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If members of Parliament went back to their constituents and said that instead of having suicide prevention or mental health programs, they would like to make it easier for people with mental illness to die, there would be an outcry.
Expanding assisted suicide to those with mental illness encourages stigmatization and a culture of neglect for those who are suffering. It teaches us to support our family members and friends in their wish to die rather than encouraging us to serve them in life-affirming ways.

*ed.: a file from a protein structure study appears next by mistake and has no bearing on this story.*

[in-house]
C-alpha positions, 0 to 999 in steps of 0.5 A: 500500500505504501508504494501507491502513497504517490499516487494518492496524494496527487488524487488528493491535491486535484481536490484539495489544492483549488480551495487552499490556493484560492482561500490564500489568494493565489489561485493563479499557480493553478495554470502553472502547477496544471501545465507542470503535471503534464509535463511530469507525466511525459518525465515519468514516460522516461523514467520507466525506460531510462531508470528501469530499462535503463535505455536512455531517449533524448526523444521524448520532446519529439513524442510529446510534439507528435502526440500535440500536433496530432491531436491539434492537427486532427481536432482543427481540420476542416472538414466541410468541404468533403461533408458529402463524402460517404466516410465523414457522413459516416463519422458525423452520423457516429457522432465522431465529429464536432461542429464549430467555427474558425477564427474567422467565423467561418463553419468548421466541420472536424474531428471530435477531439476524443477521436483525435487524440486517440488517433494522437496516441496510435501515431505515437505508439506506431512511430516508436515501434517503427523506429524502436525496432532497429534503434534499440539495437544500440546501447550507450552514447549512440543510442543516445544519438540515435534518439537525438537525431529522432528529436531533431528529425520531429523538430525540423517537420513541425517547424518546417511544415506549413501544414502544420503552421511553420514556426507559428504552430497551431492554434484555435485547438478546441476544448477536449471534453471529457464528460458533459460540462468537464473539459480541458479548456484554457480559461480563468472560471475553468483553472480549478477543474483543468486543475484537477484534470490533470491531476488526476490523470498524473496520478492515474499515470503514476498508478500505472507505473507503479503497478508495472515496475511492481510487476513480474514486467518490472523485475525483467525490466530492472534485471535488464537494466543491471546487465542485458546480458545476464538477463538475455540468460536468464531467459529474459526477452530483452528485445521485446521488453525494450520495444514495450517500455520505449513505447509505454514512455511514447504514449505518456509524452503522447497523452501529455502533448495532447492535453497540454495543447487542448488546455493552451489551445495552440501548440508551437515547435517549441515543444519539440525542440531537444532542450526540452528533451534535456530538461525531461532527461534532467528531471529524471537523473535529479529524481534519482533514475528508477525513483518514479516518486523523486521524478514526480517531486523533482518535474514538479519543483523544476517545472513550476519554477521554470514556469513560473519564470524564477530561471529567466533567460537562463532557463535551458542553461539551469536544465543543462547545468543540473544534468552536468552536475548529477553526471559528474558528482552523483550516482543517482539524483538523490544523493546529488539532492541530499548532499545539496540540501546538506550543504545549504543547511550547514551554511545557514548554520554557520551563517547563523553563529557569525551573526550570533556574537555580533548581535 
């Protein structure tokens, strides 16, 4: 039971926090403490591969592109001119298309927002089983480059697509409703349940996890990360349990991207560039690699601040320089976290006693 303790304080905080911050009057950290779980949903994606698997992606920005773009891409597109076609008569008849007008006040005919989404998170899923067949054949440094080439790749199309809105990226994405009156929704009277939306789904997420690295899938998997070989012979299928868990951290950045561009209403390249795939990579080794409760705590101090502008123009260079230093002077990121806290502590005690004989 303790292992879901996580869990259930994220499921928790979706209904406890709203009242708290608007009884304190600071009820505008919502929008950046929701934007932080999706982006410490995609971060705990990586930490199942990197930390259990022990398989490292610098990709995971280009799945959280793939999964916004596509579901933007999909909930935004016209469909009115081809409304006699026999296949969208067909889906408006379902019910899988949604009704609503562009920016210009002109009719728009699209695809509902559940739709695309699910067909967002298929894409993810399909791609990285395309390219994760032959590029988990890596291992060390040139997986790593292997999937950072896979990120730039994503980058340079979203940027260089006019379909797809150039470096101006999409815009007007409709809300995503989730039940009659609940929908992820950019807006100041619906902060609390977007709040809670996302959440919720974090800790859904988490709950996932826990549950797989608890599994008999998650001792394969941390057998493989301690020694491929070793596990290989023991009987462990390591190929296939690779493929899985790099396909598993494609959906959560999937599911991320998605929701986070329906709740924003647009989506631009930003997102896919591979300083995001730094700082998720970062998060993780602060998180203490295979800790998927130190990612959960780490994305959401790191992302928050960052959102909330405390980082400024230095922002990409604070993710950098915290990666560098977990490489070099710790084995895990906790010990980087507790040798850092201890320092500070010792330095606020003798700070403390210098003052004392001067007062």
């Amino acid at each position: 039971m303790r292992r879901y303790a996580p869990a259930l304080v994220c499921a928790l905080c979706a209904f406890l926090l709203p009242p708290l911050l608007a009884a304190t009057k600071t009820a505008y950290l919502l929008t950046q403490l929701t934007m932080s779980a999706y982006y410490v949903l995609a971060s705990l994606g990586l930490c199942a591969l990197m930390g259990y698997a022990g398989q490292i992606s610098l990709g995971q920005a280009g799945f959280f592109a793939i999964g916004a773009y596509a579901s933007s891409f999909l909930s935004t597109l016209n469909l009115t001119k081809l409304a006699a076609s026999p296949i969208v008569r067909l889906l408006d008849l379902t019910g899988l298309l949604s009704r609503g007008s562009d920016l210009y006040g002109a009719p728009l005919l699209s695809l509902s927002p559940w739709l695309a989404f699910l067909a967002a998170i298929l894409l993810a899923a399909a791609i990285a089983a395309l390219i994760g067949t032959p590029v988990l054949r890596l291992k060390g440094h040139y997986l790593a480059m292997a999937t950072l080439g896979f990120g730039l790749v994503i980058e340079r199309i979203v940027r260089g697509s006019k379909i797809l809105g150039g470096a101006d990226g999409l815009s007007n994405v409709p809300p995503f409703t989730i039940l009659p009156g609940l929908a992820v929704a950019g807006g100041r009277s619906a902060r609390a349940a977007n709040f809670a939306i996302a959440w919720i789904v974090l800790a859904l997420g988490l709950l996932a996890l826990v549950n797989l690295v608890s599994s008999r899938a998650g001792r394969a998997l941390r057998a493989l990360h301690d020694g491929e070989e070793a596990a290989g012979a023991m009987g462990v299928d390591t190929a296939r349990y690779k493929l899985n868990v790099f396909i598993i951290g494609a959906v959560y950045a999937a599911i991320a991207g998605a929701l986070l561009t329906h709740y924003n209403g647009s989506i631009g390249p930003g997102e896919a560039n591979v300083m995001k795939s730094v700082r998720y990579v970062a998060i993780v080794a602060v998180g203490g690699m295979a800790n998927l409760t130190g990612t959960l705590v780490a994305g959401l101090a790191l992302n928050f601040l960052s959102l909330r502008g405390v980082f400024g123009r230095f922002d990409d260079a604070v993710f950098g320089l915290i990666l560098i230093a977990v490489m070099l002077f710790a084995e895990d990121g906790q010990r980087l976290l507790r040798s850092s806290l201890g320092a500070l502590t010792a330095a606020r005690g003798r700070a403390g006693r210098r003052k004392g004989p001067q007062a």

Offering assisted suicide as a ‘cure’ reduces incentives to invest in and improve mental health treatments. In a country that already struggles to offer adequate mental health care, medically assisted death for the mentally ill is a step backwards.
Tampering with the trust needed in the doctor-patient relationship by inserting the possibility of [MAiD] as an outcome, may undermine psychiatric treatment; ambivalent patients, knowing that [MAiD] could be placed on the table as a treatment option, but not really wanting death, may avoid disclosing their suicidal ideations to their physician for fear of having MAiD foisted upon them